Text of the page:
What’s The Bottom Line With Each Of These Breaches?

Emuparadis: A data breach predicated on outdated security standards is an unnecessary and self-inflicted wound that is entirely avoidable. Instead, every organization should routinely evaluate their cybersecurity standards, ensuring that they reflect industry standard best practices.

Lake City Florida Breach: City officials believe that personal data, including online payment information, was not compromised in the breach. However, residents should monitor their accounts for suspicious activity.

U.S. Customs and Border Protection Breach: Local governments are a top target for hackers, and ransomware is becoming a commonly deployed method for extorting valuable city resources away from citizens. Therefore, every local government needs a comprehensive ransomware response plan before an incident occurs. Ransomware attacks are often initiated by phishing scams, signaling the importance of cybersecurity awareness and training at the front line.

Auburn Food Bank: Ransomware attacks are frequently initiated through phishing emails, but this incident occurred at 2:00 A.M. when no employees were in the office. Keeping in mind that such threats can arrive at any time and any place, organizations must prepare a response plan proactively and continuously evaluate their cybersecurity posture.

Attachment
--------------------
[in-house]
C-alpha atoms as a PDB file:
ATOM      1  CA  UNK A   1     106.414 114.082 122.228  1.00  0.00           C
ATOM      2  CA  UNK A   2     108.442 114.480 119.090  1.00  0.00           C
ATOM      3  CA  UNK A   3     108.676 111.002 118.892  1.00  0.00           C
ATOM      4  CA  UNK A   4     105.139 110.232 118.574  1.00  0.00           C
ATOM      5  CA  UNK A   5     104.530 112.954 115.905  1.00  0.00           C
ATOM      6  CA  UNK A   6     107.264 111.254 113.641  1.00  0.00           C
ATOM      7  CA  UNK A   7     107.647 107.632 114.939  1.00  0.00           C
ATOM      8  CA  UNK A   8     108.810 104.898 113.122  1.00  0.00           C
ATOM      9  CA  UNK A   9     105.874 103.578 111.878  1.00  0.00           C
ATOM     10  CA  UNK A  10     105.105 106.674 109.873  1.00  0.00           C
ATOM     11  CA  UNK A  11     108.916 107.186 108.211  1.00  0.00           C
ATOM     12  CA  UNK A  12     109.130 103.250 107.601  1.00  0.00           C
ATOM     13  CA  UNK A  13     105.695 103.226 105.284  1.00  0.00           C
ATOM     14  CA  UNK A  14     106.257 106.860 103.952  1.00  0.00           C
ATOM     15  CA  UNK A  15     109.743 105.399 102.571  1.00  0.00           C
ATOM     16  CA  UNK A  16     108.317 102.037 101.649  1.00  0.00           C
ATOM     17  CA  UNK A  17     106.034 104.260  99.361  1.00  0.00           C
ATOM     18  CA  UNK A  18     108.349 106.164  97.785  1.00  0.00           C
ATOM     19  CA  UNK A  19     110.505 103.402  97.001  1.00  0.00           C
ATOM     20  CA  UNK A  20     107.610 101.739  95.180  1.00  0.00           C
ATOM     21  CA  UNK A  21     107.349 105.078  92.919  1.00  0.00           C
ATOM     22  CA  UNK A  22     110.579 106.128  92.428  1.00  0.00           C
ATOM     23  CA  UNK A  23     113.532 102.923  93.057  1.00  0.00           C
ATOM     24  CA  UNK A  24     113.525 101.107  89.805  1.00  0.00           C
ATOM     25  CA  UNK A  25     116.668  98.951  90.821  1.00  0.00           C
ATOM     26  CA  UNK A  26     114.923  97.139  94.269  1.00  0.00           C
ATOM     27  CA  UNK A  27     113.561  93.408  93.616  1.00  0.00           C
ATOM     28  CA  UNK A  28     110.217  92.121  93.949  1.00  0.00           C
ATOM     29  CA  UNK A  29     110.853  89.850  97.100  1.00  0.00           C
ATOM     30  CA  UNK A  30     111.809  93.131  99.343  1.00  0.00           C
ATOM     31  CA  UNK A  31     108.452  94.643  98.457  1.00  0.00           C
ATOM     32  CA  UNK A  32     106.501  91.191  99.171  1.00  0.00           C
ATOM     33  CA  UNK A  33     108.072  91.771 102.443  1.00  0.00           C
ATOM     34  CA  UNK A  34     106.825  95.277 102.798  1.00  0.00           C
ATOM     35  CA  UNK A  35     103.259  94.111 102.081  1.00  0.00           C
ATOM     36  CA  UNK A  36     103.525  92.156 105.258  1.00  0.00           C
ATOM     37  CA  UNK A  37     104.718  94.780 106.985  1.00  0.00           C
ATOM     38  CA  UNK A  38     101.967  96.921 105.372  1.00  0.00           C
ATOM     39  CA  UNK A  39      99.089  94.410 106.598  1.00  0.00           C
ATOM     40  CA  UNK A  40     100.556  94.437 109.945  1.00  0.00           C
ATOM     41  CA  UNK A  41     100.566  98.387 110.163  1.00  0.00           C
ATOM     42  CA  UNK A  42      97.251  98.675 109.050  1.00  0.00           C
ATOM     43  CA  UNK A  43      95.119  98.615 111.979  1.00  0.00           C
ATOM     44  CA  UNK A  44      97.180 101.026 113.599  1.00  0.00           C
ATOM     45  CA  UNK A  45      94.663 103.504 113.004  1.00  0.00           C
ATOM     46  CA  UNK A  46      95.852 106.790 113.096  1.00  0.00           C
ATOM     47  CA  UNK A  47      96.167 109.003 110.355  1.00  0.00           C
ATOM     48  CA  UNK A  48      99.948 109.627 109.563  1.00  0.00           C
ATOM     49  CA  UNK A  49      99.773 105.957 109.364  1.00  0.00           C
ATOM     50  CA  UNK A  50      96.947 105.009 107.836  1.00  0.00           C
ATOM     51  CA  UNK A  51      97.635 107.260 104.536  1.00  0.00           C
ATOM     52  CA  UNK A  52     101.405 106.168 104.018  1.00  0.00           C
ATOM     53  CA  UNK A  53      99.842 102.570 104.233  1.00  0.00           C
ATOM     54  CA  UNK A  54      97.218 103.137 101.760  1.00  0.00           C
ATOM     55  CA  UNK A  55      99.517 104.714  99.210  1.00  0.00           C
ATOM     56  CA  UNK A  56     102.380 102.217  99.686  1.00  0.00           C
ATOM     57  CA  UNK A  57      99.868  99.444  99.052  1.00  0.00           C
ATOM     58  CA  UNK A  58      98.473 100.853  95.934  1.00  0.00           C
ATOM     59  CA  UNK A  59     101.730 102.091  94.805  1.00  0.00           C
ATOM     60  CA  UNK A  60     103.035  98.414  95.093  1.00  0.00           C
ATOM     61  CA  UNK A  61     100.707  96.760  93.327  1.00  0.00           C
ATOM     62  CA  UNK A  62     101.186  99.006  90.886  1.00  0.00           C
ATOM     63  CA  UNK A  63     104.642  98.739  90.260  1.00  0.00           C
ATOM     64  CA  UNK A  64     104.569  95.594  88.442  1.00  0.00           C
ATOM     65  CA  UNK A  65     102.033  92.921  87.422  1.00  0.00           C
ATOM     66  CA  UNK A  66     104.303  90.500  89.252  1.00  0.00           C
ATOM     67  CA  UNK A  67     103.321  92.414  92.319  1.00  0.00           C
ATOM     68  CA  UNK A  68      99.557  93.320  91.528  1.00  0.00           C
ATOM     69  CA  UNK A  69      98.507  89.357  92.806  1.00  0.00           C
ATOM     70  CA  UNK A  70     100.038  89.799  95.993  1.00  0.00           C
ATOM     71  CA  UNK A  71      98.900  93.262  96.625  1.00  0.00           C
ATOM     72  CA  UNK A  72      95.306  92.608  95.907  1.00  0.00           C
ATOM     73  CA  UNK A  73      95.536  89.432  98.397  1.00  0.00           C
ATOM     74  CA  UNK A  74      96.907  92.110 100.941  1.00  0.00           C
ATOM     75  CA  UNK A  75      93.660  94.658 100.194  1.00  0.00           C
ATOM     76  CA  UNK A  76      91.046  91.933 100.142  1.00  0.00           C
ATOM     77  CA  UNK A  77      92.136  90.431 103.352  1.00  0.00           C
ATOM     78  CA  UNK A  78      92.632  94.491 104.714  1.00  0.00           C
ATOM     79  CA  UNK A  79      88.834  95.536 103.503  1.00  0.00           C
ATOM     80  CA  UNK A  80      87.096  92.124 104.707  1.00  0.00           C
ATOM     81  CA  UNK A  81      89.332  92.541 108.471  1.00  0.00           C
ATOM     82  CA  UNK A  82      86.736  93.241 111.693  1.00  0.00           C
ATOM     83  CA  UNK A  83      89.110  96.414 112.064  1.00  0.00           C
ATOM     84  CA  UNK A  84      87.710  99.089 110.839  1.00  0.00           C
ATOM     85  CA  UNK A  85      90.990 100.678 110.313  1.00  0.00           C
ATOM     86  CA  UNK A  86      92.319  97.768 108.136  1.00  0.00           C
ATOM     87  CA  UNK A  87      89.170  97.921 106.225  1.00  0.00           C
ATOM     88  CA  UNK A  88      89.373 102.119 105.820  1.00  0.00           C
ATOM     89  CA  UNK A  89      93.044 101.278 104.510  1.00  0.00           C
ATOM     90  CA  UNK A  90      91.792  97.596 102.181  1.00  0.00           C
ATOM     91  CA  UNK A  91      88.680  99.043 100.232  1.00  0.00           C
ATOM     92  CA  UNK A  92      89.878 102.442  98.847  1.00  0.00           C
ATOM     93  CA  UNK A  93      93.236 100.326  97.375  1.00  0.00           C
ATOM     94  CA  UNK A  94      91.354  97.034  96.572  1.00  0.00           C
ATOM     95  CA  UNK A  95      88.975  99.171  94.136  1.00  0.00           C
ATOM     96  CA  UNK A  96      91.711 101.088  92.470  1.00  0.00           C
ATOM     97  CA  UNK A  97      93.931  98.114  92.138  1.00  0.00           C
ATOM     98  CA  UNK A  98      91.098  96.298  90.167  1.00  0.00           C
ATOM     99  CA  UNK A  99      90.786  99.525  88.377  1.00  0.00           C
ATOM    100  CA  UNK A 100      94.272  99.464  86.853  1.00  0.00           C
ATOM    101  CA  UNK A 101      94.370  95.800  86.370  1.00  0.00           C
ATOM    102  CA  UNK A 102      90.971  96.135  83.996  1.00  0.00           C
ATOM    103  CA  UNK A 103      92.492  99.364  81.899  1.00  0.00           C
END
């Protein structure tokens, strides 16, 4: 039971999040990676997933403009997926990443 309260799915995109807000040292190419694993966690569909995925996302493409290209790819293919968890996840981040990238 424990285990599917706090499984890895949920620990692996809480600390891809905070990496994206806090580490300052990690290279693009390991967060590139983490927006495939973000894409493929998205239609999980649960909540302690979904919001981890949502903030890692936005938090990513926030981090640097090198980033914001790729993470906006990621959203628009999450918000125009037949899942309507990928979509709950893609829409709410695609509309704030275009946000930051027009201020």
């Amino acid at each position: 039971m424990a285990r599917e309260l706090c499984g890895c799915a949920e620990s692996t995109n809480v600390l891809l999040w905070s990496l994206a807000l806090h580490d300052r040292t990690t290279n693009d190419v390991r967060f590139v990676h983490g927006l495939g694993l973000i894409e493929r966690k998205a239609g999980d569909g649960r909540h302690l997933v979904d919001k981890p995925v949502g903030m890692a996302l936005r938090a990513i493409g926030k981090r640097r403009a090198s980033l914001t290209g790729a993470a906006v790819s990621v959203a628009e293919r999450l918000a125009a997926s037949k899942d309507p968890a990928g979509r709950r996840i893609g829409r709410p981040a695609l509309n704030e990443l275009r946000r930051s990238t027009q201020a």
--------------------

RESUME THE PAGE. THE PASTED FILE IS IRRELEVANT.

Evite: When organizations are compromised in a data breach, their response becomes a critical metric in restoring their users’ trust. In this case, the company was slow to respond to the breach, delaying their messaging by several months. When exposed information makes its way to the Dark Web, timing is of the essence, and understanding what happens to the information accessed in the data breach can provide employees or customers with confidence in the integrity of their personal information or credentials. Partnering with Managed I.T. Service Provider can provide the insight necessary to achieve this.

What Should You Do?

Because cybercriminals typically post breached data on the Dark Web, it’s a good idea to sign up for Dark Web Monitoring. There’s only so much you can do on your own, but HitsTech can help. Our global, cyber-surveillance monitoring solution puts strategies in place to combat any type of threat.

To do this, we use Dark Web ID, a commercial solution designed to detect compromised credentials that surface on the Dark Web in real-time, offering your business a comprehensive level of data theft protection. It’s an enterprise-level service tailored to businesses like yours.

This Dark Web Monitoring solution keeps tabs on the shadiest corners of the online world 24 hours a day, 7 days a week, no exceptions.

We’ll be happy to show you how Dark Web Monitoring works so you can protect your business.

We also strive to share important and relevant news and information with area professionals. Take a look at some of our recent articles, and you’ll see what we mean. We know you’ll find something of interest to read through. Here are a few examples to get started:

The #1 Security Threat to Local Small Businesses

Important Warning From The FBI

What Are The Latest Phishing Scams?